The falling price of mobile device parts, combined with the tidal wave of money flowing into the tech sector, has led to an unprecedented rise in the number of internet-connected devices you can buy for your home. There are now smart toothbrushes, smart cutting boards, smart aquariums, and smart fart detectors. (Yes, really.) Basically, if you can stuff a chip and a low-power Bluetooth module into a home appliance, someone in Silicon Valley is making it.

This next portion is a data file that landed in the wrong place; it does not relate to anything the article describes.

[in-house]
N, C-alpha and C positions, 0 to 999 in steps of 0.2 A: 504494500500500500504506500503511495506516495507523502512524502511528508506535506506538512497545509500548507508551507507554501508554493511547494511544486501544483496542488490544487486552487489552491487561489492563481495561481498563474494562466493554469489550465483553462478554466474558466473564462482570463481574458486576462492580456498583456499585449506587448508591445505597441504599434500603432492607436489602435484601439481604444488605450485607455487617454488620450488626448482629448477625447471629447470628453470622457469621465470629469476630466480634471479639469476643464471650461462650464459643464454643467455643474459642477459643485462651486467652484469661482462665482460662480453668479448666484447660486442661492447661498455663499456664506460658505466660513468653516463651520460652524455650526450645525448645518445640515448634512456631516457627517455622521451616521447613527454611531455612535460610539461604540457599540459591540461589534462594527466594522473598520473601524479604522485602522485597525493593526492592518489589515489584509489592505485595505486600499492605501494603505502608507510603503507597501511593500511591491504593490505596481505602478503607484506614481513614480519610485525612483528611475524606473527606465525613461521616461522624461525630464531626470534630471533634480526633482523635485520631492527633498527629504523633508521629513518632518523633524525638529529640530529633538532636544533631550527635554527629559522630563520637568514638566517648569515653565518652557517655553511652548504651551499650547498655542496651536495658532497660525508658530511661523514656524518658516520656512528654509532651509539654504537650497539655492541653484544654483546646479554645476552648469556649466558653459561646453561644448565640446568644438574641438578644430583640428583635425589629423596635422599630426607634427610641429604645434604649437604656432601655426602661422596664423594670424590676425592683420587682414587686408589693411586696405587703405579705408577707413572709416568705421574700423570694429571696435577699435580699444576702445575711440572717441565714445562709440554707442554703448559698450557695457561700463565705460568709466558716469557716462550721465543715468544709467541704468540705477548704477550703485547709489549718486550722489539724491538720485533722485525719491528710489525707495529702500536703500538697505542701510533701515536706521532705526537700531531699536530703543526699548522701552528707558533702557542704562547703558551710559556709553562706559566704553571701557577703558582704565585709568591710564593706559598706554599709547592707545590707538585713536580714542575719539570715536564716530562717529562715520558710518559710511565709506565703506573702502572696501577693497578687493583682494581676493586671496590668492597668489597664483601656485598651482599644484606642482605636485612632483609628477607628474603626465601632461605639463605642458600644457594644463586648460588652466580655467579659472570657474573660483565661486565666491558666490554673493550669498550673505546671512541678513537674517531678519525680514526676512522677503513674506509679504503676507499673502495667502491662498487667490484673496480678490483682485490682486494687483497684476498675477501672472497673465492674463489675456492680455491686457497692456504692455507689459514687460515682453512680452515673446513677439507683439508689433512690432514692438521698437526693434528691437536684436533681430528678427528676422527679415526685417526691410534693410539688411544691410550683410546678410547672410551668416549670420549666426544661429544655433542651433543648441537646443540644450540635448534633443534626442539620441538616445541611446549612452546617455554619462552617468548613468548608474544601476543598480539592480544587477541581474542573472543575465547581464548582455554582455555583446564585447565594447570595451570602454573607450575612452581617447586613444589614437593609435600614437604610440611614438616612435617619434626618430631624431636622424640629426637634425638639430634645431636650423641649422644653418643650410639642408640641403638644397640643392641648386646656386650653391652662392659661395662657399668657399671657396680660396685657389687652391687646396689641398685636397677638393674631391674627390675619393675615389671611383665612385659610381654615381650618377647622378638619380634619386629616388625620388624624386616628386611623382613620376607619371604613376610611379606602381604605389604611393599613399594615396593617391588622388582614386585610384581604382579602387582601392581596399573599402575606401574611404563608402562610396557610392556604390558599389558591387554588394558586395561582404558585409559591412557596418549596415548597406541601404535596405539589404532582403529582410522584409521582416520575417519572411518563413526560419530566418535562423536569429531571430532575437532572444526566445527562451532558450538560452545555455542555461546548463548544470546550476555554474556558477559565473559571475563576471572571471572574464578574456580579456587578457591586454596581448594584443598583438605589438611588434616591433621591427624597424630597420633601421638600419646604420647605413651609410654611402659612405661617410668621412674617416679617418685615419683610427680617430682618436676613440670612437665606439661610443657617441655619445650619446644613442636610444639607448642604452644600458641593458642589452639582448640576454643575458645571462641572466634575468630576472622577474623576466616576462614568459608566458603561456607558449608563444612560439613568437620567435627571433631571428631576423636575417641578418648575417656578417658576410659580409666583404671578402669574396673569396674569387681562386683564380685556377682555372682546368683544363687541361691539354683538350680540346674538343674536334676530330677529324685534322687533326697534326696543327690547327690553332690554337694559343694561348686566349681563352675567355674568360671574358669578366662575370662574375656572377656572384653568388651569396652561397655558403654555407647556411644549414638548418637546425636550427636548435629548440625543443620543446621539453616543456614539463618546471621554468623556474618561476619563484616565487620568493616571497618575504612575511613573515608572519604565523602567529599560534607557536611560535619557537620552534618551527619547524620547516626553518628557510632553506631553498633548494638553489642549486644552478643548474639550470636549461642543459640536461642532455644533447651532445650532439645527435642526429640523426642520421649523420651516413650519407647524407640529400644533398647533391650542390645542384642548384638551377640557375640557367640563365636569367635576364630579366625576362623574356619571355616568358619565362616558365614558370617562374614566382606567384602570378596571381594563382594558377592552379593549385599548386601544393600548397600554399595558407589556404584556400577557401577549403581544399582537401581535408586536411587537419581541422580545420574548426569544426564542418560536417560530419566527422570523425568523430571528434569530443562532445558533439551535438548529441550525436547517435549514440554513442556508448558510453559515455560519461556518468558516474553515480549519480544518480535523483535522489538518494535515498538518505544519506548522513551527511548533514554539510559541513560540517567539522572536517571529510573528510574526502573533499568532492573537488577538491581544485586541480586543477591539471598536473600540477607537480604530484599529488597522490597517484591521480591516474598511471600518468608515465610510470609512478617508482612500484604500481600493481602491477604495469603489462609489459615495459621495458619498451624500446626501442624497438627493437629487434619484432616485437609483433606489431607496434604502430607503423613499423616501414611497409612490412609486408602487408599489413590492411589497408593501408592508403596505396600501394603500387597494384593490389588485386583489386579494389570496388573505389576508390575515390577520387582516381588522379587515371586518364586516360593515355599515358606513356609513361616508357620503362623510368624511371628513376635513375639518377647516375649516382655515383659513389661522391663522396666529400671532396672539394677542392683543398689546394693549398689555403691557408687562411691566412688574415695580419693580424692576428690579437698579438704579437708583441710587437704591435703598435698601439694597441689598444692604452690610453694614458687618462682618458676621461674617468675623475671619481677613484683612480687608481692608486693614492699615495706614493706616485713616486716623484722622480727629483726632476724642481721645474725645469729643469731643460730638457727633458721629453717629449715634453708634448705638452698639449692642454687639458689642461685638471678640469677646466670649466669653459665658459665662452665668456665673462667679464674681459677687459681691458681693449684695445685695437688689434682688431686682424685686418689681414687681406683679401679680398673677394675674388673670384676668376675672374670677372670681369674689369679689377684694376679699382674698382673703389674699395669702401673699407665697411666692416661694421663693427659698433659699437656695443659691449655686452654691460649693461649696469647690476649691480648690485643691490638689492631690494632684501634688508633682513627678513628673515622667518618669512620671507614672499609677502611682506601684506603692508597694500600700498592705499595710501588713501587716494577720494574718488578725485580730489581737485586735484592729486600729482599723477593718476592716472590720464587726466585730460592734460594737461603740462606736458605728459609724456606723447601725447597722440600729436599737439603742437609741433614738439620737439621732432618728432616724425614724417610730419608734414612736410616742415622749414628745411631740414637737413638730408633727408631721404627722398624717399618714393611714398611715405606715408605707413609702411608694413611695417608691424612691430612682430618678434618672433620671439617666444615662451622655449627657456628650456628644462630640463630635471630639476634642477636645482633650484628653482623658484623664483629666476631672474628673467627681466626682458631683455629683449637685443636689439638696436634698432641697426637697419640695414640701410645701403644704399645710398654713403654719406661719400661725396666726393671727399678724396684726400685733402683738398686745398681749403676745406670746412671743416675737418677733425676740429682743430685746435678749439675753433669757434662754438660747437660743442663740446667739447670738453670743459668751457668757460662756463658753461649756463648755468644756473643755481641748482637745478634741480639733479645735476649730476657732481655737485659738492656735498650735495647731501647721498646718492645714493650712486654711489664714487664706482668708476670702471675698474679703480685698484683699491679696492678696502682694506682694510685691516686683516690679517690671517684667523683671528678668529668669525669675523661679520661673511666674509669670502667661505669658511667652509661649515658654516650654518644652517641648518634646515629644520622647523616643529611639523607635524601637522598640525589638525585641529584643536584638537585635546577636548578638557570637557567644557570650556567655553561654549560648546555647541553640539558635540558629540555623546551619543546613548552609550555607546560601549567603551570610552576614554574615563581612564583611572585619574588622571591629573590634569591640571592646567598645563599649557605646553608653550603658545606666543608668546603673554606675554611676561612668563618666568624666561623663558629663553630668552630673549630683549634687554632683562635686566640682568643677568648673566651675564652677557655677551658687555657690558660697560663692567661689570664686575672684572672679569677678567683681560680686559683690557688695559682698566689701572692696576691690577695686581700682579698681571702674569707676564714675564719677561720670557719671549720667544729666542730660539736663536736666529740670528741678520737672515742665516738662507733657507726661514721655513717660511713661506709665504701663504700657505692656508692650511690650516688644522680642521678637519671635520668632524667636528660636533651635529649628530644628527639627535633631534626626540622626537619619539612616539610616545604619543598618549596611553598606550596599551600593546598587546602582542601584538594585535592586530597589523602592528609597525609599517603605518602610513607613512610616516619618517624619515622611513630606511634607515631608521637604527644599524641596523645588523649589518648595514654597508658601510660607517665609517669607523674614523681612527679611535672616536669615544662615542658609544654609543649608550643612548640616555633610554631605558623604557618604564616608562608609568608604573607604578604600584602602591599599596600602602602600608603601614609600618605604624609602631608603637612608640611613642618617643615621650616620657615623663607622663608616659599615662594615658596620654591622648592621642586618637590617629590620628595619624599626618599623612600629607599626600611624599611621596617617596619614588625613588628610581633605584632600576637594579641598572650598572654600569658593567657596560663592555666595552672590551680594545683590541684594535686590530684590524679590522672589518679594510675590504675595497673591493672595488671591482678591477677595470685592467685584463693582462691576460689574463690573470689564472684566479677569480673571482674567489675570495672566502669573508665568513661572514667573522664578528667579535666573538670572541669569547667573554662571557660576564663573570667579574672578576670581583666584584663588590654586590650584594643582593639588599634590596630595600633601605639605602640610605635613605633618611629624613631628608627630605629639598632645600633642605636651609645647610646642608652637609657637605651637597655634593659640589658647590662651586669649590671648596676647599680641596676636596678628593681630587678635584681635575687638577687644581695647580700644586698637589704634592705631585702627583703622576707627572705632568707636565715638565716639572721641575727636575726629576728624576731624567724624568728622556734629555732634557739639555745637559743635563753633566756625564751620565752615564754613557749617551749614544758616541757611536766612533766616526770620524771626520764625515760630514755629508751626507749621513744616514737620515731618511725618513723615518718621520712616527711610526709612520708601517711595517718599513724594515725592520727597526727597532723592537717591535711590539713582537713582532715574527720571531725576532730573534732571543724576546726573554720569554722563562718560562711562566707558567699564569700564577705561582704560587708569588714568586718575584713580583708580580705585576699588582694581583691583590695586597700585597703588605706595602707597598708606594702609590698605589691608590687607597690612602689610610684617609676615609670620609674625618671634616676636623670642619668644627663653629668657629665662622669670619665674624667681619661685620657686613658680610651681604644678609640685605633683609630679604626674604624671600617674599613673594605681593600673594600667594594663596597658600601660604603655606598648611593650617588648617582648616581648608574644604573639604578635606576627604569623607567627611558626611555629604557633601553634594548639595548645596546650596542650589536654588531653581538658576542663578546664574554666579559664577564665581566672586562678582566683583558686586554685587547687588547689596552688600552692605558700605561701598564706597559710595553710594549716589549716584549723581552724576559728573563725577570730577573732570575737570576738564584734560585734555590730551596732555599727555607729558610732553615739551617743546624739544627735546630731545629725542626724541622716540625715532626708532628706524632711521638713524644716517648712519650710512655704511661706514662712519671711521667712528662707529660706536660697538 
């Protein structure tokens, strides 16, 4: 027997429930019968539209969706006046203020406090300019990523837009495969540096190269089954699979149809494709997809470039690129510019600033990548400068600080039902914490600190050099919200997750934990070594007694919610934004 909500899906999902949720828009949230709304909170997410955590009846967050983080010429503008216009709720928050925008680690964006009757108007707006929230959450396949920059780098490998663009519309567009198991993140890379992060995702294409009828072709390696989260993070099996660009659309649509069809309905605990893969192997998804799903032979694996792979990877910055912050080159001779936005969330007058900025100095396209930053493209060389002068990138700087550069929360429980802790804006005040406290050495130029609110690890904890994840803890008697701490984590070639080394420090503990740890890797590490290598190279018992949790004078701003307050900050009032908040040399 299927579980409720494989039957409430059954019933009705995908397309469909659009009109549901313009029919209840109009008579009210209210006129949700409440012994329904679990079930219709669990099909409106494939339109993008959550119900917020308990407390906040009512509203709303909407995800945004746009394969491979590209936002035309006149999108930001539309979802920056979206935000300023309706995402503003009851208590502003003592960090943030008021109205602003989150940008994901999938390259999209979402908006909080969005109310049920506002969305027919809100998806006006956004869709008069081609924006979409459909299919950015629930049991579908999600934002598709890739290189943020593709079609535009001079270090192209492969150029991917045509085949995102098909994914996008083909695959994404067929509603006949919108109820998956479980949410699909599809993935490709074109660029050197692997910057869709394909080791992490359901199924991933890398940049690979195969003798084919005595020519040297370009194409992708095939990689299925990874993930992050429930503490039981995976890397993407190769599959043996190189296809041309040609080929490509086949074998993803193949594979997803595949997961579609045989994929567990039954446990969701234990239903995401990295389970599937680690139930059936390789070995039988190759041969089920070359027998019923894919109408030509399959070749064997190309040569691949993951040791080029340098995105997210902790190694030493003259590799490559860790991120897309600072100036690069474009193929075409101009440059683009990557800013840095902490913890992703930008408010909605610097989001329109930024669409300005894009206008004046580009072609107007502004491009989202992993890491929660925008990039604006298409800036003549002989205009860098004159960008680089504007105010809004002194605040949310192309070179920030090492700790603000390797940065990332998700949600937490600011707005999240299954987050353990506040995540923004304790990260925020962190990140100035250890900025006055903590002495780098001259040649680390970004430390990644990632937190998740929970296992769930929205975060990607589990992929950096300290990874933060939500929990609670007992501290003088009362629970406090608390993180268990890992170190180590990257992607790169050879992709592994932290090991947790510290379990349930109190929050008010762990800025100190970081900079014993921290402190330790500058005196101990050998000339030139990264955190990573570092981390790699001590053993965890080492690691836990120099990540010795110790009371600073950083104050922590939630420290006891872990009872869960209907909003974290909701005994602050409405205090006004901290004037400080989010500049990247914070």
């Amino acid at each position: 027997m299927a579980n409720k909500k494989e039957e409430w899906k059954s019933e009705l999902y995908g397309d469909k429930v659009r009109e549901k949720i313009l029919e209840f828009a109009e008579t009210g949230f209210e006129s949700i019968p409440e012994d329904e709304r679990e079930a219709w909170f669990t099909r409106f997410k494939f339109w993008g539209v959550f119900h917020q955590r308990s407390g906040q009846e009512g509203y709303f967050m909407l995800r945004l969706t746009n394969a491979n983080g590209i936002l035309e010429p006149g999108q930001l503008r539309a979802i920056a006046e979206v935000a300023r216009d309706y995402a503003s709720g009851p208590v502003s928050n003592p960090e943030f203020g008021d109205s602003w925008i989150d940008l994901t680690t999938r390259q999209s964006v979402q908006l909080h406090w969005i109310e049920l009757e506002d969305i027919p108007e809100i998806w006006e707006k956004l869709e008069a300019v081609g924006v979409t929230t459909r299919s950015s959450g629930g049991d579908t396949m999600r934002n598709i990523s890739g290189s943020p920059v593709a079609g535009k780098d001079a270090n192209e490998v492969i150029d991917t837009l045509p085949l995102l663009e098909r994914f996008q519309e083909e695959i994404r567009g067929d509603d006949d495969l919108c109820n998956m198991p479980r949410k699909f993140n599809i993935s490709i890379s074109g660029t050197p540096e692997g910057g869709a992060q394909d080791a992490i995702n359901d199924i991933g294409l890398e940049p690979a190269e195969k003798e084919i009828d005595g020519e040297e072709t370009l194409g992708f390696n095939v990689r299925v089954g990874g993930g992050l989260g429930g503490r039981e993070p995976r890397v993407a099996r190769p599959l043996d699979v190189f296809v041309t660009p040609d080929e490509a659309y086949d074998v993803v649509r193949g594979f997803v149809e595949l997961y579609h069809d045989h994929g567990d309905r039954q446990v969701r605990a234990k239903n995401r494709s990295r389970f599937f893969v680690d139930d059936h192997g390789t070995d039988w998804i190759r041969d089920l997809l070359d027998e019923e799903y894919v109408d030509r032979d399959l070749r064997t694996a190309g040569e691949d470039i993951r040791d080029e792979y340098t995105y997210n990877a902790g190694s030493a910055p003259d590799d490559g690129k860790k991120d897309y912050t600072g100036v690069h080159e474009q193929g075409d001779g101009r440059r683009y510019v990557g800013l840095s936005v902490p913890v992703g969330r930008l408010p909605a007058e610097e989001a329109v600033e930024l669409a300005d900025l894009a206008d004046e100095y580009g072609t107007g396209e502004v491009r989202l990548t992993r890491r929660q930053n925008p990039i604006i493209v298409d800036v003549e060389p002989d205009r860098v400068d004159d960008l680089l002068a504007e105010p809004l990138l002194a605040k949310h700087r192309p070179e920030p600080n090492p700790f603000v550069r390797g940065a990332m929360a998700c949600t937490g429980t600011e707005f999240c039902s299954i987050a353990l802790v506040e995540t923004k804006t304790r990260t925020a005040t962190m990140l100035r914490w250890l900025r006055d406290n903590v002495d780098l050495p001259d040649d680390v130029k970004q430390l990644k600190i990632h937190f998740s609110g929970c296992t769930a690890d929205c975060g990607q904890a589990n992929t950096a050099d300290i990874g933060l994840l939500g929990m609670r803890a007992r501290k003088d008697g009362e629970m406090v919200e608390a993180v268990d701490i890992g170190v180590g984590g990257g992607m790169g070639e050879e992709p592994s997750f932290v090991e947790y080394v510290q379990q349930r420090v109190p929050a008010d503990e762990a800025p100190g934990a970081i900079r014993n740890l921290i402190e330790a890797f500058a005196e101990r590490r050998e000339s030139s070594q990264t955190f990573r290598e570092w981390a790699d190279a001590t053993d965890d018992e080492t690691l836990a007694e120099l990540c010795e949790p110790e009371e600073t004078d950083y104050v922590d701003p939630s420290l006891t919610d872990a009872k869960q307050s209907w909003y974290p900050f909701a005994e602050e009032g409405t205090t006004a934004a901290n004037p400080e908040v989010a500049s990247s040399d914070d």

Some of these connected devices are clever, and maybe even useful. But many of them are ill-conceived, overpriced, and ultimately useless. “Do I really want to check a bar-graph infested dashboard of my weekly eating activity?” wrote the Wall Street Journal‘s Christopher Mims in a column about the overload. “And what about the fact that every smart object I add to my life means one more device to keep charged?” These objects are…
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